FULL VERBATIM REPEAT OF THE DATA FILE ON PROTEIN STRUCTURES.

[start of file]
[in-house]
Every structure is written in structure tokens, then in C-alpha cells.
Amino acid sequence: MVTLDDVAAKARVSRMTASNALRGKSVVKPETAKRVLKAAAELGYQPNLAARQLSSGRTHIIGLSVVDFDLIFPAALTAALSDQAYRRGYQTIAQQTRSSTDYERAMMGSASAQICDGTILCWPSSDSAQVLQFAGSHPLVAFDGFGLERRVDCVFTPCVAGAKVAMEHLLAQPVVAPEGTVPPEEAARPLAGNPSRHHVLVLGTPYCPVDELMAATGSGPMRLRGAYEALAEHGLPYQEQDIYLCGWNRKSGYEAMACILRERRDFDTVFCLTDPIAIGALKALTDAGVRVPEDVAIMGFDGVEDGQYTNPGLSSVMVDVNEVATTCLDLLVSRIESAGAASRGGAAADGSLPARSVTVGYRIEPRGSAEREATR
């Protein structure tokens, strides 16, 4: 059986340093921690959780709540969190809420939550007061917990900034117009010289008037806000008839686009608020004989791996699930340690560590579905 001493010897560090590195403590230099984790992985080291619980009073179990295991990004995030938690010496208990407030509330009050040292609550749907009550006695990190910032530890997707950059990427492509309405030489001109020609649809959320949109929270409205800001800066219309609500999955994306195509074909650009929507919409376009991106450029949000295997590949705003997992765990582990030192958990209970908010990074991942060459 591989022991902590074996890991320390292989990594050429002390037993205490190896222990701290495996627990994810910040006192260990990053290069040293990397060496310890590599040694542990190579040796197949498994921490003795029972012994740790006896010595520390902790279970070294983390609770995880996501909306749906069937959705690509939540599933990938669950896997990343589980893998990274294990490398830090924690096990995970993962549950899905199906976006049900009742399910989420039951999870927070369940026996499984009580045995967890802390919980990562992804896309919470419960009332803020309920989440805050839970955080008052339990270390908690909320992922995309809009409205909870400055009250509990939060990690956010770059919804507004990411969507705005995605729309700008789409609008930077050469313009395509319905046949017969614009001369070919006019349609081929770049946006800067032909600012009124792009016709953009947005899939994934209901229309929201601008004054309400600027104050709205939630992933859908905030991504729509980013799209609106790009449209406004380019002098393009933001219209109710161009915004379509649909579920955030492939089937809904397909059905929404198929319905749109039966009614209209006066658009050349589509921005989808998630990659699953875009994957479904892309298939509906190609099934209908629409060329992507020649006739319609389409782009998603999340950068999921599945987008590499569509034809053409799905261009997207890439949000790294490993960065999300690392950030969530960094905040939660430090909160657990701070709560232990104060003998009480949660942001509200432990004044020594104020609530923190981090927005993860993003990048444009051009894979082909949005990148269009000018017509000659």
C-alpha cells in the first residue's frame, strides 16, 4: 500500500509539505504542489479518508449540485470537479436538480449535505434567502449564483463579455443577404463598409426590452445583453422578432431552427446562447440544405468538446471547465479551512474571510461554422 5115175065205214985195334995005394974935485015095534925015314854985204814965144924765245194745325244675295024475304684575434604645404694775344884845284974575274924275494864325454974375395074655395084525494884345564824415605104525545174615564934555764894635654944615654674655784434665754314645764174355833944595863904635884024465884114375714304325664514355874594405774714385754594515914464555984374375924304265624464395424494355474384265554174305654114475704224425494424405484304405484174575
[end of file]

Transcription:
[in-house]
Every structure is written in structure tokens, then in C-alpha cells.
Amino acid sequence: MVTLDDVAAKARVSRMTASNALRGKSVVKPETAKRVLKAAAELGYQPNLAARQLSSGRTHIIGLSVVDFDLIFPAALTAALSDQAYRRGYQTIAQQTRSSTDYERAMMGSASAQICDGTILCWPSSDSAQVLQFAGSHPLVAFDGFGLERRVDCVFTPCVAGAKVAMEHLLAQPVVAPEGTVPPEEAARPLAGNPSRHHVLVLGTPYCPVDELMAATGSGPMRLRGAYEALAEHGLPYQEQDIYLCGWNRKSGYEAMACILRERRDFDTVFCLTDPIAIGALKALTDAGVRVPEDVAIMGFDGVEDGQYTNPGLSSVMVDVNEVATTCLDLLVSRIESAGAASRGGAAADGSLPARSVTVGYRIEPRGSAEREATR
């Protein structure tokens, strides 16, 4: 059986340093921690959780709540969190809420939550007061917990900034117009010289008037806000008839686009608020004989791996699930340690560590579905 001493010897560090590195403590230099984790992985080291619980009073179990295991990004995030938690010496208990407030509330009050040292609550749907009550006695990190910032530890997707950059990427492509309405030489001109020609649809959320949109929270409205800001800066219309609500999955994306195509074909650009929507919409376009991106450029949000295997590949705003997992765990582990030192958990209970908010990074991942060459 591989022991902590074996890991320390292989990594050429002390037993205490190896222990701290495996627990994810910040006192260990990053290069040293990397060496310890590599040694542990190579040796197949498994921490003795029972012994740790006896010595520390902790279970070294983390609770995880996501909306749906069937959705690509939540599933990938669950896997990343589980893998990274294990490398830090924690096990995970993962549950899905199906976006049900009742399910989420039951999870927070369940026996499984009580045995967890802390919980990562992804896309919470419960009332803020309920989440805050839970955080008052339990270390908690909320992922995309809009409205909870400055009250509990939060990690956010770059919804507004990411969507705005995605729309700008789409609008930077050469313009395509319905046949017969614009001369070919006019349609081929770049946006800067032909600012009124792009016709953009947005899939994934209901229309929201601008004054309400600027104050709205939630992933859908905030991504729509980013799209609106790009449209406004380019002098393009933001219209109710161009915004379509649909579920955030492939089937809904397909059905929404198929319905749109039966009614209209006066658009050349589509921005989808998630990659699953875009994957479904892309298939509906190609099934209908629409060329992507020649006739319609389409782009998603999340950068999921599945987008590499569509034809053409799905261009997207890439949000790294490993960065999300690392950030969530960094905040939660430090909160657990701070709560232990104060003998009480949660942001509200432990004044020594104020609530923190981090927005993860993003990048444009051009894979082909949005990148269009000018017509000659």
C-alpha cells in the first residue's frame, strides 16, 4: 500500500509539505504542489479518508449540485470537479436538480449535505434567502449564483463579455443577404463598409426590452445583453422578432431552427446562447440544405468538446471547465479551512474571510461554422 5115175065205214985195334995005394974935485015095534925015314854985204814965144924765245194745325244675295024475304684575434604645404694775344884845284974575274924275494864325454974375395074655395084525494884345564824415605104525545174615564934555764894635654944615654674655784434665754314645764174355833944595863904635884024465884114375714304325664514355874594405774714385754594515914464555984374375924304265624464395424494355474384265554174305654114475704224425494424405484304405484174575